Theories of Inflation

Definition: Inflation refers to a situation that advocates a persistent rise in the general price level of goods and services over a period of time.

Theories of Inflation

The theories of inflation try to explain the causes of inflation and can be studied from the perspective of:

  1. Monetarist Theory of Inflation
  2. Modern Theories of Inflation

The history of inflation theory can be traced back to the period where the classical theorists sought the cause of inflation through the quantity theory of money. According to them, the general price level rises due to the proportionate increase in the supply of money, output remaining the same. Thus, the classical economists laid emphasis on the role of money and had ignored the non-monetary factors that might cause inflation. As a result, the inflation theory considered to be one-sided and incomplete.

Then came the Keynesian theory, which posits that the inflation is caused due to the excessive aggregate demand at a full employment level or the potential output level. This excess aggregate demand is called the Inflationary Gap. Keynes emphasized on the non-monetary factors, i.e. aggregate demand in real terms and ignored the effect of monetary expansion, i.e., the supply of money on the price level. Thus, his theory was also inadequate to explain the phenomena of inflation.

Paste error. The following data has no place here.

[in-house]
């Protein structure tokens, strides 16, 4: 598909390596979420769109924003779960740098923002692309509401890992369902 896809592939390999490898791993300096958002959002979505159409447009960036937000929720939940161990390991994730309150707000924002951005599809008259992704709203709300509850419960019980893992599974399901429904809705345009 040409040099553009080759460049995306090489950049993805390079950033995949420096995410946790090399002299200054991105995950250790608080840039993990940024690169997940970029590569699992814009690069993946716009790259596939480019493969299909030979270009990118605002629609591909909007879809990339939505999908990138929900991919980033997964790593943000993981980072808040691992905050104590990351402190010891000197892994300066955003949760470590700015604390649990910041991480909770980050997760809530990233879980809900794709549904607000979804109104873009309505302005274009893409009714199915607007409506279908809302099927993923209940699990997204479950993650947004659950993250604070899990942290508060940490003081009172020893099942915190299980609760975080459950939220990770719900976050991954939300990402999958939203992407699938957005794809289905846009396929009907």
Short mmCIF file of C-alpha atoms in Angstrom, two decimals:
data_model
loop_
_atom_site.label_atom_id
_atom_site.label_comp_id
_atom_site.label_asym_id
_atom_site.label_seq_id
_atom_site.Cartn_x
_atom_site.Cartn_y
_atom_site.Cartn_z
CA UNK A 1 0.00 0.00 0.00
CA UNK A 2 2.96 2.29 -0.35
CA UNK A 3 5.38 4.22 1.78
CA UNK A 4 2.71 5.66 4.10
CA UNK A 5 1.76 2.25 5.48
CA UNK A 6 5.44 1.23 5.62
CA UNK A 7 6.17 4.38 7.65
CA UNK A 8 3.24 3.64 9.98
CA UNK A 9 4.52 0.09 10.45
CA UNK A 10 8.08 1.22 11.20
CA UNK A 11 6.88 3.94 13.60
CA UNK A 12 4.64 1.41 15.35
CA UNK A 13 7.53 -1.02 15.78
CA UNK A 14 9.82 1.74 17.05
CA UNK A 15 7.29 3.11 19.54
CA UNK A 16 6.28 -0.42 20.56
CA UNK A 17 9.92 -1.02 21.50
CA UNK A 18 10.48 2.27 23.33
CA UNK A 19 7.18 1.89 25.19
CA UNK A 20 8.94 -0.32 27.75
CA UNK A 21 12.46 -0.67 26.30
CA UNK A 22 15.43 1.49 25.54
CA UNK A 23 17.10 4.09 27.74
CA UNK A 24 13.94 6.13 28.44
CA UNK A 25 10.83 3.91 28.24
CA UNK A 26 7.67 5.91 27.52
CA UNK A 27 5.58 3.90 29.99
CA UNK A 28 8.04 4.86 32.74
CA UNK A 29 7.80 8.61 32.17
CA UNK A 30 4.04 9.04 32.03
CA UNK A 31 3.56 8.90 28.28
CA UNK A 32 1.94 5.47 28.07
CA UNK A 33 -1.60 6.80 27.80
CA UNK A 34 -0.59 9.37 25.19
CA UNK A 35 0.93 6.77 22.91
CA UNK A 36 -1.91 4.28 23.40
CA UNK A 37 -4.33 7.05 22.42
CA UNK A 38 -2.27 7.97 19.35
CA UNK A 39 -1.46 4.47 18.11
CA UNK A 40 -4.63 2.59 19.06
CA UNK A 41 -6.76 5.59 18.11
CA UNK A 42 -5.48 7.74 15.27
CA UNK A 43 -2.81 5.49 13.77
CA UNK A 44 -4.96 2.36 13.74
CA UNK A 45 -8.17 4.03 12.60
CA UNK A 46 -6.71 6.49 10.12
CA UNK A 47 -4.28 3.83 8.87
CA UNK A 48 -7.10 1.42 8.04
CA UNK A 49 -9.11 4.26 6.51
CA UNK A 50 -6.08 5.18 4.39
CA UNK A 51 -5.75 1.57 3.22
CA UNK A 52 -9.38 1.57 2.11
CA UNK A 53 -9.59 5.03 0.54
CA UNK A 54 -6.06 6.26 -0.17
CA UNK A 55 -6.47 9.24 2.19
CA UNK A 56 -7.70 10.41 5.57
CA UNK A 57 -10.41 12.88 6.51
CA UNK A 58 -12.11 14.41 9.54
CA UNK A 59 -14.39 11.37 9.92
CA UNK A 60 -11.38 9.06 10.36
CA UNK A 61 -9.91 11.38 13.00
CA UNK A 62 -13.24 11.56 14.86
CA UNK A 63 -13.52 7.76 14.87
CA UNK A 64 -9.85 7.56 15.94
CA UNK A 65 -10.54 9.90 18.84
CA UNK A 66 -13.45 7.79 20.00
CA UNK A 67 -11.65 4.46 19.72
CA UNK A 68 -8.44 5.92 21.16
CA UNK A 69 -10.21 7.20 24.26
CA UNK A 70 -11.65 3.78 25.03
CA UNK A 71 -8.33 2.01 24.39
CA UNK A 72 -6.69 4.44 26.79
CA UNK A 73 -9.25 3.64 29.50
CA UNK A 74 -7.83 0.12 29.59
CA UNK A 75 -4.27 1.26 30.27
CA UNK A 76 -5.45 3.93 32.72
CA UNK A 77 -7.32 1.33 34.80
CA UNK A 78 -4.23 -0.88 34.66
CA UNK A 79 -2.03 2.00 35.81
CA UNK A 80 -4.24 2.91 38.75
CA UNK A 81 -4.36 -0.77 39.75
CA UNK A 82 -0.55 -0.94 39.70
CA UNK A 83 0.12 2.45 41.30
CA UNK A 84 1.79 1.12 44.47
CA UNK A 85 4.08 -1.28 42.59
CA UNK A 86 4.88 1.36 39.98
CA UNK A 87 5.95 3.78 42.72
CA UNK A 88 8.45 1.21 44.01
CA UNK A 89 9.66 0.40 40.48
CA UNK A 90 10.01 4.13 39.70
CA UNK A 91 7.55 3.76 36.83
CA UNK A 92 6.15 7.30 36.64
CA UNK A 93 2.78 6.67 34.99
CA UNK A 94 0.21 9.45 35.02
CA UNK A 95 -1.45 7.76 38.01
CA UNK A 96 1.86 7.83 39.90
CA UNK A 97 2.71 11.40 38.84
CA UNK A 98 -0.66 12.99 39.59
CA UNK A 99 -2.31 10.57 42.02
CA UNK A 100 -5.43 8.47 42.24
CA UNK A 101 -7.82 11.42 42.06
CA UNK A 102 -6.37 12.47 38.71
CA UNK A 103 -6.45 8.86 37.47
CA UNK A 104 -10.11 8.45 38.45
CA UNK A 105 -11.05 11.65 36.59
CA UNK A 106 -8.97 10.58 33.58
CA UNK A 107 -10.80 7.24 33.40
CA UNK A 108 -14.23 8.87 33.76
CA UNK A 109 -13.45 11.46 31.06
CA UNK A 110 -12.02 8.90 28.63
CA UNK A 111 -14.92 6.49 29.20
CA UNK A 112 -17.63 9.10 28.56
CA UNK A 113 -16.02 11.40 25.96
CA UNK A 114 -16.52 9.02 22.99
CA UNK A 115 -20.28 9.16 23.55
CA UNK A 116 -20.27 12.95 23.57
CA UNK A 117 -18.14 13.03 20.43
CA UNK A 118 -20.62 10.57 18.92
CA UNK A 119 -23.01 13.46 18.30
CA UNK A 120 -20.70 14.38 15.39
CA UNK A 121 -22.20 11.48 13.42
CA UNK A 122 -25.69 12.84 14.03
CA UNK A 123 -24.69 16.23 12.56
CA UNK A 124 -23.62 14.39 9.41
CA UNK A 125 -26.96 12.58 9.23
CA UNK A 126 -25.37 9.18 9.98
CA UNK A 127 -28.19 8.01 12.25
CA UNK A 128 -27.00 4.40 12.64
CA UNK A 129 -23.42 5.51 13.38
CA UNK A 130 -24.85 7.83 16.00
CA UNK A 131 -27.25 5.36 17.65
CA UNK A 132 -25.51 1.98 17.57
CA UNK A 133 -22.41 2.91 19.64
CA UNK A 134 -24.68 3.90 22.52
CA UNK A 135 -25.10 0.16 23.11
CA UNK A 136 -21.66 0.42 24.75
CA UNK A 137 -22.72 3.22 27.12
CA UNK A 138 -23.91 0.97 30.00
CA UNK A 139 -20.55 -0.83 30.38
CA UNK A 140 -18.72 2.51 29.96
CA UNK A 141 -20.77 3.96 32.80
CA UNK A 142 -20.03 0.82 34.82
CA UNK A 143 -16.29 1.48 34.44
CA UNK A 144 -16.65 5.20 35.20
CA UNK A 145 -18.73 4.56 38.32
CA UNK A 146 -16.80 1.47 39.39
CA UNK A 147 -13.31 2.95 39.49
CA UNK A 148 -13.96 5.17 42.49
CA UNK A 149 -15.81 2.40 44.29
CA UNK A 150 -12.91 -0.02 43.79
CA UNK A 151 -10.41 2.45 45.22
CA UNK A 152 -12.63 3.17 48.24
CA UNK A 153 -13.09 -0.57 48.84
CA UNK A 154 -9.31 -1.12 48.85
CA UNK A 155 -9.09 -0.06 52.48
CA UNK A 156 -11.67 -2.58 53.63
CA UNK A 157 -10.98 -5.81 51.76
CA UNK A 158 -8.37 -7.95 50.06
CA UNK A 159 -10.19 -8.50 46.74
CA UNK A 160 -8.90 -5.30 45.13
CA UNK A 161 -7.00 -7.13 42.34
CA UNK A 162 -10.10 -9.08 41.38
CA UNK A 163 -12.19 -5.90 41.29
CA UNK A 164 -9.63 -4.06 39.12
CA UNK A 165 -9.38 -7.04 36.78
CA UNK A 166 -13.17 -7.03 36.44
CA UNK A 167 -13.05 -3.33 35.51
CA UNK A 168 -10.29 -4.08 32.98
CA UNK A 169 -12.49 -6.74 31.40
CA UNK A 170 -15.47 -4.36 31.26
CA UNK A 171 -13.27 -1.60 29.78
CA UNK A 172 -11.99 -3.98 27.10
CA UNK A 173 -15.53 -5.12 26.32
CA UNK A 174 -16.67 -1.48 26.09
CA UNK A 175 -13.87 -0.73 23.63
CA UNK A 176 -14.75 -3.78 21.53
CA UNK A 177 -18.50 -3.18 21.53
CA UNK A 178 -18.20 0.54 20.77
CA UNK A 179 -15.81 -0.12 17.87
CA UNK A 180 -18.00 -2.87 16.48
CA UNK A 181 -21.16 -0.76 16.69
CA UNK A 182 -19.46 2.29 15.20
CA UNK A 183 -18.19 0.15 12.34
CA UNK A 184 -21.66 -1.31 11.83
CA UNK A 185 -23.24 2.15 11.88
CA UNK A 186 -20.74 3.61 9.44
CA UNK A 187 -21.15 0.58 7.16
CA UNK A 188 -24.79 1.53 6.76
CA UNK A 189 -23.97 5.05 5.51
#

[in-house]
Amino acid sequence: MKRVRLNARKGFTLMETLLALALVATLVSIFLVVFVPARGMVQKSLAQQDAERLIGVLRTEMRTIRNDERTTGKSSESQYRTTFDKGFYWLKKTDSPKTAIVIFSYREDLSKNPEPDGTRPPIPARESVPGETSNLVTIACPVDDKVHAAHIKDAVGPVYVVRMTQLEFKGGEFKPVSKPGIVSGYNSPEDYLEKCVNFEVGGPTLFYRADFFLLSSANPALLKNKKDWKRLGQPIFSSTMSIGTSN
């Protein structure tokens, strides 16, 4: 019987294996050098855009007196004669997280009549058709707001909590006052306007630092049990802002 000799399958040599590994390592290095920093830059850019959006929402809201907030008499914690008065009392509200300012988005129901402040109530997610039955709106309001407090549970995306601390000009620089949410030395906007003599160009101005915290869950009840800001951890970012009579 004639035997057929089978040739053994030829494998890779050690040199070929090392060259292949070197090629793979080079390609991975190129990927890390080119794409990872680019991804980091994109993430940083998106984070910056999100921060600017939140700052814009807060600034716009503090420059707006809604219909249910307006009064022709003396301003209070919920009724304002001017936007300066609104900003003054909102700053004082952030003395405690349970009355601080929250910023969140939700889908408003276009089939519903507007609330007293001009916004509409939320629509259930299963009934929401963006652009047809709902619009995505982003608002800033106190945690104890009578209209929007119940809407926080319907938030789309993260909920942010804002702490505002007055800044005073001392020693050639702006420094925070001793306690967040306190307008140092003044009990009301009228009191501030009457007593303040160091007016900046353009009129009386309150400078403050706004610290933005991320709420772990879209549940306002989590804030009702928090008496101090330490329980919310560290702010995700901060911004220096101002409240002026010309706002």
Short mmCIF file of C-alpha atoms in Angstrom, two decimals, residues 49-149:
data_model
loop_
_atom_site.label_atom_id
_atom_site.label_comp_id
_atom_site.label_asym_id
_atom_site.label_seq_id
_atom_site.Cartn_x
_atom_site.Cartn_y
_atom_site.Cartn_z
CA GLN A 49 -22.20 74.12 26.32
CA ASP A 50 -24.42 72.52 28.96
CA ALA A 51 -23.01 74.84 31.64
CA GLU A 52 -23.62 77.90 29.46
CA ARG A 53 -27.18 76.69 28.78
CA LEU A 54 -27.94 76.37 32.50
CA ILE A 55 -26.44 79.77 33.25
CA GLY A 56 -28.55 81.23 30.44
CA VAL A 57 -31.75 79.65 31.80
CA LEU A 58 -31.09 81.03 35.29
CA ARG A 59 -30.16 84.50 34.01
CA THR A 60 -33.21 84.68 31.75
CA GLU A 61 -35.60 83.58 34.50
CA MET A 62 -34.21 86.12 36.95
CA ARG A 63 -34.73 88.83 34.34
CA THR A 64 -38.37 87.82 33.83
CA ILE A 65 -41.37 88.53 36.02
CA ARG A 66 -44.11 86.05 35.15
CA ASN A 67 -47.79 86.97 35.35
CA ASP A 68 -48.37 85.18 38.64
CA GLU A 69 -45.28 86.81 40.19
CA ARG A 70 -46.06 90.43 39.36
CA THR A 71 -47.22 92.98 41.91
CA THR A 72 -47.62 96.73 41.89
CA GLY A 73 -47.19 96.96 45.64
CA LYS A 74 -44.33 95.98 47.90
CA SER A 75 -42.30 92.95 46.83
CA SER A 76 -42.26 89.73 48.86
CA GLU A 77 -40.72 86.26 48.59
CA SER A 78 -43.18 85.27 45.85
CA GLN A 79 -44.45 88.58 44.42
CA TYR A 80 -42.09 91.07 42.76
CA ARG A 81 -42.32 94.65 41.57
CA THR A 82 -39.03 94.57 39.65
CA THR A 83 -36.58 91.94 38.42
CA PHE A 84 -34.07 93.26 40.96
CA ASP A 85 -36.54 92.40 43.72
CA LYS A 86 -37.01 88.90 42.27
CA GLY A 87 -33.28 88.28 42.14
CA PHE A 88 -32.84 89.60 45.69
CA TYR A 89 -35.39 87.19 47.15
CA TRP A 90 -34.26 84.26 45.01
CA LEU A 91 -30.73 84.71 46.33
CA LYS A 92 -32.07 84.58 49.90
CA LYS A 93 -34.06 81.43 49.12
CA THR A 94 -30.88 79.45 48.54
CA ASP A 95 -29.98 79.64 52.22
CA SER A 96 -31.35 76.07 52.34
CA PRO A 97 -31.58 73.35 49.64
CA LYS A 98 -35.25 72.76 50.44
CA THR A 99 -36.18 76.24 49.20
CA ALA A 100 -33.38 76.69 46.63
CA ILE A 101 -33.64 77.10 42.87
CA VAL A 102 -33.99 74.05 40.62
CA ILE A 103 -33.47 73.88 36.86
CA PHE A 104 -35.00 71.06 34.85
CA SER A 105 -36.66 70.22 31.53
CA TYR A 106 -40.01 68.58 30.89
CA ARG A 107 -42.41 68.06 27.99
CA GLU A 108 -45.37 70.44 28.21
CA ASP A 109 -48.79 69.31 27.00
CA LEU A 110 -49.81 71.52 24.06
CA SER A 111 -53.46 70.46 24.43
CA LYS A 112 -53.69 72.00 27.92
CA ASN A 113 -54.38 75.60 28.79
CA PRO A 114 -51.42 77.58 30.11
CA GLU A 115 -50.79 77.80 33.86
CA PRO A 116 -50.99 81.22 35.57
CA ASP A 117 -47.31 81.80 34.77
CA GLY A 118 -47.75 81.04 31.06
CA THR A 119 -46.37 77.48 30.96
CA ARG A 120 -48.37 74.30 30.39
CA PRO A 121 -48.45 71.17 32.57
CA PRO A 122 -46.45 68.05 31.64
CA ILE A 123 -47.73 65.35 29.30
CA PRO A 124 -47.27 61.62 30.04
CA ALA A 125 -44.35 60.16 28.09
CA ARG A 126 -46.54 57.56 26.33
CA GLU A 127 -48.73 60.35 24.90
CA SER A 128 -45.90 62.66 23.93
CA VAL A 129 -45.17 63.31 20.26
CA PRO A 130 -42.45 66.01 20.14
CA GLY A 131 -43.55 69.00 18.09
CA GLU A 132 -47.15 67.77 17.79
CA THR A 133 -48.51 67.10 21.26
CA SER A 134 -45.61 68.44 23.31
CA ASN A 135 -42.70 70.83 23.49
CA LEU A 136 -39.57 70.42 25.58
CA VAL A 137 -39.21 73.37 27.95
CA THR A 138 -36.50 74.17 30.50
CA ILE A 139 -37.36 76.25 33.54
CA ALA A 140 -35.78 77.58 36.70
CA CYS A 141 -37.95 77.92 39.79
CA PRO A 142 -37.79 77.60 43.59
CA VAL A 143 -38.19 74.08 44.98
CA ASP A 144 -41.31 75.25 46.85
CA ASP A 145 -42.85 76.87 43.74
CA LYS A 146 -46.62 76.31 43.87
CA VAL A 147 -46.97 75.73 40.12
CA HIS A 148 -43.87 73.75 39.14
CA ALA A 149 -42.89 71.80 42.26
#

The modern monetarist led by Milton Friedman tried to revive the classical economist’s concept of monetarism, i.e. the change in the economy depends on the changes in the money supply.  Thus, emphasizing the role of money vis-a-vis inflation. While the modern theories of inflation laid emphasis on the role of both the demand-side and supply-side factors on the price level.

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